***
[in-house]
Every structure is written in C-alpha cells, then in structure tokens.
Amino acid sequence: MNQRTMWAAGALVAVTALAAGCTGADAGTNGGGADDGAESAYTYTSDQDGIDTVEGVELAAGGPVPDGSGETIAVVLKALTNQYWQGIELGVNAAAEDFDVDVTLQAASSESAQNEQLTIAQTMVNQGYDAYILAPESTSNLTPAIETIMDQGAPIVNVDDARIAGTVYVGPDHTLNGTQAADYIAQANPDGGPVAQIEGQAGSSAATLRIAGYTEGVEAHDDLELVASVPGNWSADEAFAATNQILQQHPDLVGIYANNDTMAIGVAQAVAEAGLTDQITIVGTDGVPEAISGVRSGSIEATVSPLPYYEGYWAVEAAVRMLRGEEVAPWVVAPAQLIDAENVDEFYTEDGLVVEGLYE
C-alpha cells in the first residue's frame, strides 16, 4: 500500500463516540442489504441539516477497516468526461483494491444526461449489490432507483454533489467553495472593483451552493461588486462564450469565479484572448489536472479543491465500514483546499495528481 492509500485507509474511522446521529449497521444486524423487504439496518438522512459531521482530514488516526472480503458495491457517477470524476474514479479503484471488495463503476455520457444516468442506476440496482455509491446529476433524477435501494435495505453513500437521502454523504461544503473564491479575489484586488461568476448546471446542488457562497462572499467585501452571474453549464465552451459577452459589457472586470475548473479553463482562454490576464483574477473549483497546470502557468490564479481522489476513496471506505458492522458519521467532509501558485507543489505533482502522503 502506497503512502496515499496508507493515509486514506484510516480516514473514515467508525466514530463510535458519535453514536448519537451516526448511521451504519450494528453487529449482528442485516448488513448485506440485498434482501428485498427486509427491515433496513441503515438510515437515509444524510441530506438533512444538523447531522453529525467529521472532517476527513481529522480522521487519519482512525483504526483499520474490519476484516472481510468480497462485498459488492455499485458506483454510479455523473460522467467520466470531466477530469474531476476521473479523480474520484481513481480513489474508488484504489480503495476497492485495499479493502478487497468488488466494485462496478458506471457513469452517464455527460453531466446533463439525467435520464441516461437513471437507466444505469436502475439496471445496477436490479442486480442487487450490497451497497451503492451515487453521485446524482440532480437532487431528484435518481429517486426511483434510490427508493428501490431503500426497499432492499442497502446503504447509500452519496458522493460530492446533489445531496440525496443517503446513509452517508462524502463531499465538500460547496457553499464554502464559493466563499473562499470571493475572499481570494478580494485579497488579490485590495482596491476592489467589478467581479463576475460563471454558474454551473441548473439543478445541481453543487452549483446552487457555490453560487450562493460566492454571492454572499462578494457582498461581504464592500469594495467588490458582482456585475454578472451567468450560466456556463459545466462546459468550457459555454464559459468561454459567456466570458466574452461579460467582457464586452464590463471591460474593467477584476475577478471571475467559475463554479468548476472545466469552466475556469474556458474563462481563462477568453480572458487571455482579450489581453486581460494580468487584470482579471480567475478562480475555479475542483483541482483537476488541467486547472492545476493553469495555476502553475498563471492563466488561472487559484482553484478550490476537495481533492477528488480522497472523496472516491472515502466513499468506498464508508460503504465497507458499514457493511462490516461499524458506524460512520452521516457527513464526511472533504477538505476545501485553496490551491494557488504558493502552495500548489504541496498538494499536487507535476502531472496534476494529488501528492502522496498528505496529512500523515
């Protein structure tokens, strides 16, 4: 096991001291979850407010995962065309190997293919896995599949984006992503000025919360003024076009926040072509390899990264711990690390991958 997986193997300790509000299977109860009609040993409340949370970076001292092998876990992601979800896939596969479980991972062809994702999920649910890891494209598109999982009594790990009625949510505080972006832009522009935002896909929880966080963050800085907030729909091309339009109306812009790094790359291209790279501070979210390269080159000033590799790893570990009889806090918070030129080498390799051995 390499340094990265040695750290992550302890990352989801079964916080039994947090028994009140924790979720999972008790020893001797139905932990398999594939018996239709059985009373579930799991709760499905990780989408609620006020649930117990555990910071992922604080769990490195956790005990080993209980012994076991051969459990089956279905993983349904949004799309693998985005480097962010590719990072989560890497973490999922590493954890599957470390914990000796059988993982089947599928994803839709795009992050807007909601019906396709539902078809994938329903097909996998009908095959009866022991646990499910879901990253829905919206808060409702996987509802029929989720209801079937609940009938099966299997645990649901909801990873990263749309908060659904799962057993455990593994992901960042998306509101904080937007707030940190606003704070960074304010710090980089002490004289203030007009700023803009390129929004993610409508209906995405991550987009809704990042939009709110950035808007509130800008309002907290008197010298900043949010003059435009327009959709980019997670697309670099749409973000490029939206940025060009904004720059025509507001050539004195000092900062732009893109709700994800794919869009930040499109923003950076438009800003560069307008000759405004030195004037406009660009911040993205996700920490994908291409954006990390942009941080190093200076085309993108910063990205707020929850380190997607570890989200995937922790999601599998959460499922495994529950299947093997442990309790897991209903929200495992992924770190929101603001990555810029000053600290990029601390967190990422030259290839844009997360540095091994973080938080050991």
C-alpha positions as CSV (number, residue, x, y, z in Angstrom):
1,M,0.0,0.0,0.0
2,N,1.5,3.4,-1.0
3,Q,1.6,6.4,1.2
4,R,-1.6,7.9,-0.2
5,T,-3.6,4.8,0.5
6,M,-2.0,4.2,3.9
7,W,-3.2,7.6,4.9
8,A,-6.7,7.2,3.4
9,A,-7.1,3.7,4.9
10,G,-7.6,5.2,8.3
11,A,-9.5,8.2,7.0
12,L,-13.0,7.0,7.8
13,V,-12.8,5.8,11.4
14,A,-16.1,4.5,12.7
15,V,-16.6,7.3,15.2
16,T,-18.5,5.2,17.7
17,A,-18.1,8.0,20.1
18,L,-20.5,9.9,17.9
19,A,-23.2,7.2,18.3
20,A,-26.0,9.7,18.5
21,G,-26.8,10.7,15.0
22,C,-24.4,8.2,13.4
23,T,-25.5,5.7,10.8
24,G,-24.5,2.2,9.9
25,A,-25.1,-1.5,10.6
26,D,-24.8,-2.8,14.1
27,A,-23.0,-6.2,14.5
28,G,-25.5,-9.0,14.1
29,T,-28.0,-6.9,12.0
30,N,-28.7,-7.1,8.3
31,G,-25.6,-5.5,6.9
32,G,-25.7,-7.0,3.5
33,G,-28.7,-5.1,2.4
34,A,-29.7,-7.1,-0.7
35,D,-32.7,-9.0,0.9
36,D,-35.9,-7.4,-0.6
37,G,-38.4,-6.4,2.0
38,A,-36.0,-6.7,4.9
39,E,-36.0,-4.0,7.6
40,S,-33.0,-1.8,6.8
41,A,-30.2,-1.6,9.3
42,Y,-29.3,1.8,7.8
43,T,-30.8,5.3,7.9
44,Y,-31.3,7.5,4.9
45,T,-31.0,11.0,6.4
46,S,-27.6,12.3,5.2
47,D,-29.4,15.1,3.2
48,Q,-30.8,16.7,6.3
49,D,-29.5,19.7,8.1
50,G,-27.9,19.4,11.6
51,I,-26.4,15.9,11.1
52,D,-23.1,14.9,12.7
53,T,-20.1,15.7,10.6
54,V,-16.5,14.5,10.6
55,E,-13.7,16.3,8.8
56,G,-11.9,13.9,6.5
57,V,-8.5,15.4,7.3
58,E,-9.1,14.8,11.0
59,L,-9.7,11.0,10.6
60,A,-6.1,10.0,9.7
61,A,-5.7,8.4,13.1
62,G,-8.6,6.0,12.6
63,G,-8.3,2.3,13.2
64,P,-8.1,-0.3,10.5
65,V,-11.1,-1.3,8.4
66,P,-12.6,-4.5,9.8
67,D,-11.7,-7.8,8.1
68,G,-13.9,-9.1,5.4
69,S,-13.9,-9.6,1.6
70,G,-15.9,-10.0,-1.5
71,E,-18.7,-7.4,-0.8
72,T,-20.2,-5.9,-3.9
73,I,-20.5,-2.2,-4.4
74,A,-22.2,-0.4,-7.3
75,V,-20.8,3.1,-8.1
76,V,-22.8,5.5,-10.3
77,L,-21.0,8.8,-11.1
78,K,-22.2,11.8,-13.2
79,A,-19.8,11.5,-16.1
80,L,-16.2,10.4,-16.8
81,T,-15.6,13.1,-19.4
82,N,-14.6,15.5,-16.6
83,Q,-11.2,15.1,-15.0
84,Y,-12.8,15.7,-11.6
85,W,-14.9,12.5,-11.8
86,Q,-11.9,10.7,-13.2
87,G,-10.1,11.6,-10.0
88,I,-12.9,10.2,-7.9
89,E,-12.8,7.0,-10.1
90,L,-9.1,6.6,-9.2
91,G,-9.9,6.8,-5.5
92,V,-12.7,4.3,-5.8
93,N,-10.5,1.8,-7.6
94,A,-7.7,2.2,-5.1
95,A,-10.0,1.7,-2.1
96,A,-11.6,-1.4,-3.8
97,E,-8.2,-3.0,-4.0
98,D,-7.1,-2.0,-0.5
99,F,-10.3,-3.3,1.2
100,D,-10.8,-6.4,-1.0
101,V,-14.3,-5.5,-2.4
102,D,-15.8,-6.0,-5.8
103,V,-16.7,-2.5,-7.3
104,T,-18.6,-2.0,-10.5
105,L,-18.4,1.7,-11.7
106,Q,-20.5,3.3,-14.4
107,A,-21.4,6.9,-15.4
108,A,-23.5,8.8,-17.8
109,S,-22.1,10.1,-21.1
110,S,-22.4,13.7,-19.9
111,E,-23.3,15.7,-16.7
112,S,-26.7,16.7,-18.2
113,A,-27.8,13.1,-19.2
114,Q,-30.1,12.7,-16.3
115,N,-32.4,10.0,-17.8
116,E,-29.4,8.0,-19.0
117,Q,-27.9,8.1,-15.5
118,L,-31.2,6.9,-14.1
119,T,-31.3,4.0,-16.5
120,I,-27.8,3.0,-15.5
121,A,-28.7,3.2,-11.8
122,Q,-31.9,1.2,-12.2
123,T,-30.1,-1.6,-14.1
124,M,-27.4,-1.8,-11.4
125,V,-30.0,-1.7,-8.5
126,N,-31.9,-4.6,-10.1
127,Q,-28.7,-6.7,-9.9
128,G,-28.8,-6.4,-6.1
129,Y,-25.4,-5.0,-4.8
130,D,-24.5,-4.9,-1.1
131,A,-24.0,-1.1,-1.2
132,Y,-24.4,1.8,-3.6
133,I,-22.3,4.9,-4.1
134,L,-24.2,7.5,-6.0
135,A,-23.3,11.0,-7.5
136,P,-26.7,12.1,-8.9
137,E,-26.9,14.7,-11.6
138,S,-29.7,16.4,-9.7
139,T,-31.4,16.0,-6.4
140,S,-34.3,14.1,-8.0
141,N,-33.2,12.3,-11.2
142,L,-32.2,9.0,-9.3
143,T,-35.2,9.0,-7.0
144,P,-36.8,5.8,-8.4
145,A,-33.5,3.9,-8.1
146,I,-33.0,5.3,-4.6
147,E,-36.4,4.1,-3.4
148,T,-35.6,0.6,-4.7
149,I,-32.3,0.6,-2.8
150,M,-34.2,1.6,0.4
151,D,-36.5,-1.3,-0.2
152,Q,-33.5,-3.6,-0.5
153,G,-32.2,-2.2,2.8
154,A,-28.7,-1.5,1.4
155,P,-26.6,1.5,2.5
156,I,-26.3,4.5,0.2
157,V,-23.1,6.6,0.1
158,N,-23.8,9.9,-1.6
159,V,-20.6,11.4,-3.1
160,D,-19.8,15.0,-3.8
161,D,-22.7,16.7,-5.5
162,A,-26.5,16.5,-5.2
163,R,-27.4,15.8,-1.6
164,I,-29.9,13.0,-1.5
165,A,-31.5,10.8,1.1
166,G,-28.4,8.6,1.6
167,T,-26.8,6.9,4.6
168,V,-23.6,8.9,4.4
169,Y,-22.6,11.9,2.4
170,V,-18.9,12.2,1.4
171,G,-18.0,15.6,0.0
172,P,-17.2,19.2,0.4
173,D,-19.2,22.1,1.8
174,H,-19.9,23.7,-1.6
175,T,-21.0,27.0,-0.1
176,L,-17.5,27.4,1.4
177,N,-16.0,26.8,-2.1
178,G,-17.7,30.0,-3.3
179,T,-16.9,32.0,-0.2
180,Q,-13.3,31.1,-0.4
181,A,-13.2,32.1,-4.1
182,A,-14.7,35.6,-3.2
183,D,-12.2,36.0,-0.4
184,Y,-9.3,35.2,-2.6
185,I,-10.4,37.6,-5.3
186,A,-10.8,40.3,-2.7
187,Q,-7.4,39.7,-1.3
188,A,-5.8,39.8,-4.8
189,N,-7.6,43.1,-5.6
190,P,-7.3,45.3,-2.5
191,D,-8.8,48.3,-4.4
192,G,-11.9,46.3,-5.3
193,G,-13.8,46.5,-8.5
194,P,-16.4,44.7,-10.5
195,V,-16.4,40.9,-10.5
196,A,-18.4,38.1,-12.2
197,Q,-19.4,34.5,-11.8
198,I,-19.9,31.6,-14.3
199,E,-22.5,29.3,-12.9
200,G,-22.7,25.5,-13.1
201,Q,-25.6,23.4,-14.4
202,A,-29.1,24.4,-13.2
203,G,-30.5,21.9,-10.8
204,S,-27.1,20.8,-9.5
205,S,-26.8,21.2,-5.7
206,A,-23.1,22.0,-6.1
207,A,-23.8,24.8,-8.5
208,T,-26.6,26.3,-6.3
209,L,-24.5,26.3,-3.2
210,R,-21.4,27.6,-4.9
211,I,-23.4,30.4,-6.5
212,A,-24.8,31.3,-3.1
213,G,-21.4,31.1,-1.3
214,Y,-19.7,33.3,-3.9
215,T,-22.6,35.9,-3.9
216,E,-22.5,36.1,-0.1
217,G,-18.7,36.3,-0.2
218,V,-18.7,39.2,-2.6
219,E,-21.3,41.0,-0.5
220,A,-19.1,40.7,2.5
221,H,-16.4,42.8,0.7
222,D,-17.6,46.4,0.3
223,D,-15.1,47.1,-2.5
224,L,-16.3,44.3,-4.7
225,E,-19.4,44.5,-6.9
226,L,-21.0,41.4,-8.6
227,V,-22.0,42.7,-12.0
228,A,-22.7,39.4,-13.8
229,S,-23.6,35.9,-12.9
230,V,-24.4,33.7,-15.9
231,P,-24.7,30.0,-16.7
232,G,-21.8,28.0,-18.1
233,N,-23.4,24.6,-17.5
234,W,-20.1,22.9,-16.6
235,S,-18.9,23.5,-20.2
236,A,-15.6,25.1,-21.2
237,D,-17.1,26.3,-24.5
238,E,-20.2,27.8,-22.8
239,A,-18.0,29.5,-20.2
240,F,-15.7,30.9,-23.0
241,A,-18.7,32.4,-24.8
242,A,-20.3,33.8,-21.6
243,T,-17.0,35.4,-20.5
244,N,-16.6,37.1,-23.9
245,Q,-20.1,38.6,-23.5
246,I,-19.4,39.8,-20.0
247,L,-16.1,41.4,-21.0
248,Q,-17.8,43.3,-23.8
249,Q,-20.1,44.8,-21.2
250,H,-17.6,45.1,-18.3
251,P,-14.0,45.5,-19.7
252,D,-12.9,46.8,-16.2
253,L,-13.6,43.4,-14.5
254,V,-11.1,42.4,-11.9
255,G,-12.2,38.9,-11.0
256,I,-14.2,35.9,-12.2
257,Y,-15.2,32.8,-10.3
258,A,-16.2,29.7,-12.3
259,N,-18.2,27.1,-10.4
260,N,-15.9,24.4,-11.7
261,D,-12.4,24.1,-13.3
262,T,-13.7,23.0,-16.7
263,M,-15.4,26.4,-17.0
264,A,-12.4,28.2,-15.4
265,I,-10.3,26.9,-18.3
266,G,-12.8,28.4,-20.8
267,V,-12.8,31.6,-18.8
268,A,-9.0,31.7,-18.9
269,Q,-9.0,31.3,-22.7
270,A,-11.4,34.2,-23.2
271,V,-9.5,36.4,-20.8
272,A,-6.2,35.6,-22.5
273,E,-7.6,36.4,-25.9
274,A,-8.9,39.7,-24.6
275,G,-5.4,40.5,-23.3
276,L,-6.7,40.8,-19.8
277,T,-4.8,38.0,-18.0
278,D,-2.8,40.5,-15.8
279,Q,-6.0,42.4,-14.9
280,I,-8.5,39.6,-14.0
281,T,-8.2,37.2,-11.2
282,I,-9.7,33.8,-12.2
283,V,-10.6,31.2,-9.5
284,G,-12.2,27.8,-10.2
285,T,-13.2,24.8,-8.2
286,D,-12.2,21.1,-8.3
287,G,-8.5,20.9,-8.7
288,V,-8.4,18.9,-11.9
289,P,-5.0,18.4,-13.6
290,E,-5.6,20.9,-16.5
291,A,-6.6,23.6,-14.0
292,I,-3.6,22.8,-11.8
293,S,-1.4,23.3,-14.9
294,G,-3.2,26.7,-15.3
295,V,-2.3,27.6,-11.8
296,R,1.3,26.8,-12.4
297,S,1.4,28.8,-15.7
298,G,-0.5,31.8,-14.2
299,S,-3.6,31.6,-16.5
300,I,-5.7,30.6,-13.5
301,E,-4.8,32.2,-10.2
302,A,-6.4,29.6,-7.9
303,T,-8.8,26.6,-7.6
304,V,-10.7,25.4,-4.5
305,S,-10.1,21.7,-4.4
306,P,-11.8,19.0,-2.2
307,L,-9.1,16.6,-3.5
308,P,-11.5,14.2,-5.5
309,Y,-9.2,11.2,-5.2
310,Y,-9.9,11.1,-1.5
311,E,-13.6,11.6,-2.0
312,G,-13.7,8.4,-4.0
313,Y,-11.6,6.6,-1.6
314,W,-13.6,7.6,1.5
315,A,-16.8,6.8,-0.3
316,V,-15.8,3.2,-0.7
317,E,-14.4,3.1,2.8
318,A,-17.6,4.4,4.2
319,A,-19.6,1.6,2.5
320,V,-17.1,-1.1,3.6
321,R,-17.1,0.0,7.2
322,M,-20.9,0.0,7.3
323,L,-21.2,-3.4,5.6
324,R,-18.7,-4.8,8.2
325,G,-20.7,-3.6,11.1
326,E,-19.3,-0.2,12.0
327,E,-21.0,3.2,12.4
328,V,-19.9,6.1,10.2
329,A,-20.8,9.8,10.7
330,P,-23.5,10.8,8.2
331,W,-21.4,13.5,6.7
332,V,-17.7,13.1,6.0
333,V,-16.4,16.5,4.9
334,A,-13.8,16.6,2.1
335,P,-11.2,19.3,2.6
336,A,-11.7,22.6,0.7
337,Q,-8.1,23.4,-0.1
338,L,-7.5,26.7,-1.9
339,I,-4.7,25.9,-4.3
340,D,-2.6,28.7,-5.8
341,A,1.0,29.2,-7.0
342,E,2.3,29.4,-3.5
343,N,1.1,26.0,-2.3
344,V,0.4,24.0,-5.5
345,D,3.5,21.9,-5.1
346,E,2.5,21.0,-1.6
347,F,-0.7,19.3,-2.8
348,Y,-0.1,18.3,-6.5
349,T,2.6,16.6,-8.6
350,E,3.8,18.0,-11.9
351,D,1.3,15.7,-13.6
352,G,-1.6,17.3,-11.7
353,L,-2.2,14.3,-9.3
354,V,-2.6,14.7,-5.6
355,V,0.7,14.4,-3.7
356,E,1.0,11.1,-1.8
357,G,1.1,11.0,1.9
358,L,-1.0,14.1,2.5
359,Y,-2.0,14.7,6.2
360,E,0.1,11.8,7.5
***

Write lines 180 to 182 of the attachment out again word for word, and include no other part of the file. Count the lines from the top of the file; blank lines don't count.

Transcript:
174,H,-19.9,23.7,-1.6
175,T,-21.0,27.0,-0.1
176,L,-17.5,27.4,1.4